against hassle.  The underlying fairness criterion would still be
   met: that people should be accountable for the costs they cause to
   others.

   In contrast, with flow-rate fairness, two flows may cause orders of
   magnitude different costs to others (for instance if one has been
   running orders of magnitude longer) by running at equal rates.
   Nowhere do we find any justification for the dogma that flow rates
   must be equal to be fair.  Nowhere do we find any rebuttal of Kelly's



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   destruction of flow rate fairness, even after nine years.

4.1.  TCP-Fairness Equalises Flow Rates Not Costs

   An algorithm that controls flow rate in response to congestion is
   defined as TCP-compatible if it complies with the specification for
   TCP congestion control [RFC2581].  An algorithm that converges on the
   same flow rate as TCP at equilibrium but with different dynamics is
   called TCP-friendly, but not TCP-compatible.  Certain streaming
   applications won't work unless they are allowed a more sluggish
   response to congestion than TCP's, so researchers invented the
   concept of `TCP-fairness' to define fair use of the network in
   competition with TCP-compatible flows.

   `TCP-fair' congestion control currently has proposed standard status
   in the IETF [RFC3448], and it is incorporated into one of the
   congestion control profiles of the new datagram congestion control
   protocol (DCCP [RFC4342]) that is also a proposed standard.
   Unfortunately `TCP-fairness' was defined as equality of flow rates
   without regard to costs.  Consequently, as we shall explain, `TCP-
   fair' flows with a sluggish response to congestion cause more
   congestion than TCP-compatible flows on the same path.

   To be clear, the extra congestion caused by `TCP-fair' flows,
   relative to TCP-compatible ones, is not our major concern.  We merely
   use this case to illustrate the broken logic of flow rate fairness.
   The fairness problems outlined in the next section (`Economic
   Entities not Flows') afflict _both_ TCP-compatibility and `TCP-
   fairness' and have far greater impact on Internet users than this
   minor extra problem with TCP-fair flows.





















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    Figure 1: Schematic showing `TCP-fair' flows cause more congestion
    than TCP. A TCP-fair flow is smoother than a TCP-compatible one but
   with the same mean rate if measured over long enough time. Therefore
     at times of high congestion (t_2) it uses more bandwidth than TCP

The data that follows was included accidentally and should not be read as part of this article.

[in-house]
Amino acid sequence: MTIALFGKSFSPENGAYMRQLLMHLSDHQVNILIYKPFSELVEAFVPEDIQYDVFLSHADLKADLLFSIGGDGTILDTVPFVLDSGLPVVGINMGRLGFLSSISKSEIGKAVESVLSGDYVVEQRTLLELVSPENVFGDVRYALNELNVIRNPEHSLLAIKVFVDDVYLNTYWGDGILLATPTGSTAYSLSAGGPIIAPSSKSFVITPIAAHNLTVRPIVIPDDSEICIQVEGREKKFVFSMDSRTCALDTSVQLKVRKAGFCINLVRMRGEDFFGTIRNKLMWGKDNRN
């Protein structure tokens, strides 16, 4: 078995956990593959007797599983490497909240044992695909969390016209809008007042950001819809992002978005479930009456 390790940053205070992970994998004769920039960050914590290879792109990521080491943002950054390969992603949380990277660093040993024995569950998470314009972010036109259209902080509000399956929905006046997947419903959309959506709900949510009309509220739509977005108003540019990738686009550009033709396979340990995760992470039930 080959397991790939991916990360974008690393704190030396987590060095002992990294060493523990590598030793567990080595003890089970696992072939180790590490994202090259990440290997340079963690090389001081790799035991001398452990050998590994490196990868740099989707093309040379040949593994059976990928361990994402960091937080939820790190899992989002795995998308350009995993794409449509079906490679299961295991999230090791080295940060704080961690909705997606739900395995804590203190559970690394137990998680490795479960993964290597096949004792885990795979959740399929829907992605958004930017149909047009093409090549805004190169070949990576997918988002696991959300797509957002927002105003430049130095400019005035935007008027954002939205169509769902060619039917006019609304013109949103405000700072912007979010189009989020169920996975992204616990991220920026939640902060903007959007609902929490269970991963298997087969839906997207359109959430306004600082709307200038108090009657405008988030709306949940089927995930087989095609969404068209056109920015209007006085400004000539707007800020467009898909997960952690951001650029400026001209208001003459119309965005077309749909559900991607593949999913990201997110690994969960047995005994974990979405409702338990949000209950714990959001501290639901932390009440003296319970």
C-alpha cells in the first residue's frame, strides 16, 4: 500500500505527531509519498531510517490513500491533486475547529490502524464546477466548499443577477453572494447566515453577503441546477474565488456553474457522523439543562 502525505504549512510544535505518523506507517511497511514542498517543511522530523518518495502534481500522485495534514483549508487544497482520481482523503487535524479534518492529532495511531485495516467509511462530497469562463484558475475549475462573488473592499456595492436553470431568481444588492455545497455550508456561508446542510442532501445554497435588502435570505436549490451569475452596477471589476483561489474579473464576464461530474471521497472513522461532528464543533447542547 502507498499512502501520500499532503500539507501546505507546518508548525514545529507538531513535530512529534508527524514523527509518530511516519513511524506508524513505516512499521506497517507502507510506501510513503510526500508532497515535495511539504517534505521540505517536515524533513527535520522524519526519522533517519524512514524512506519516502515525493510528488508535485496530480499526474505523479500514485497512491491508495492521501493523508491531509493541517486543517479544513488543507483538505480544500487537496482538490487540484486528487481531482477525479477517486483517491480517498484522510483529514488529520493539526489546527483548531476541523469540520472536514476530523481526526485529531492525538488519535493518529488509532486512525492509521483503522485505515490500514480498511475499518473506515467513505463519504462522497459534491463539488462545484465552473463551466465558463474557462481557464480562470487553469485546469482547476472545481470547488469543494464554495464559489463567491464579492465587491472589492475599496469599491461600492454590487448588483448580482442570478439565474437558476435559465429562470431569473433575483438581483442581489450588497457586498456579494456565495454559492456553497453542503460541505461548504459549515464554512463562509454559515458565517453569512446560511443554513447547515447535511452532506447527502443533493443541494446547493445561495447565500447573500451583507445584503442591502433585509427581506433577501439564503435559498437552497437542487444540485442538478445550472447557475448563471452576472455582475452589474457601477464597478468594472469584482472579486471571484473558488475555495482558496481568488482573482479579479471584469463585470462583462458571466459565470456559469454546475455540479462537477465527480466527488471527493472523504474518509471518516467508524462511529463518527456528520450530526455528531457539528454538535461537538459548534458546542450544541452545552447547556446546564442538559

while at times of low congestion (t_1) it uses less.

   In order to fairly allocate network resources, all TCP-compatible and
   TCP-fair congestion control algorithms communicate with each other
   through the congestion signals coming from network resources.  So
   they actually all have the information necessary for cost-based
   fairness.  But the goal of TCP-fairness was chosen to be equalisation
   of flow-rate not of flow-rate x congestion.  If a flow needs a
   sluggish response to congestion, TCP-fair rate control keeps it to
   the same equilibrium rate that a TCP-compatible flow would achieve
   across the same path.  This complex reverse engineering results in a
   flow that causes more volume of congestion than TCP would in similar
   circumstances.  In terms of rate, it _seems_ fair, but in terms of
   cost it is not.  If a flow with a more sluggish rate response is to
   cause an equal volume of congestion relative to a TCP flow on the
   same path, on average it will have to go slower.

   To explain, we need to remember that both congestion and flow rate
   vary over time.  A more nimble congestion response like TCP's can
   mirror changing congestion fairly faithfully.  It reduces its rate
   quickly during periods of higher congestion and increase again more
   quickly whenever congestion falls.  In Figure 1 the resulting
   schematic plots of congestion and flow rate are shown as mirror
   images of each other.  A more sluggish rate response is not as good



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   at tracking the fast-changing congestion process.  So the sluggish
   flow more often uses higher bandwidth when congestion is high, and
   more often uses lower bandwidth when congestion is low, causing more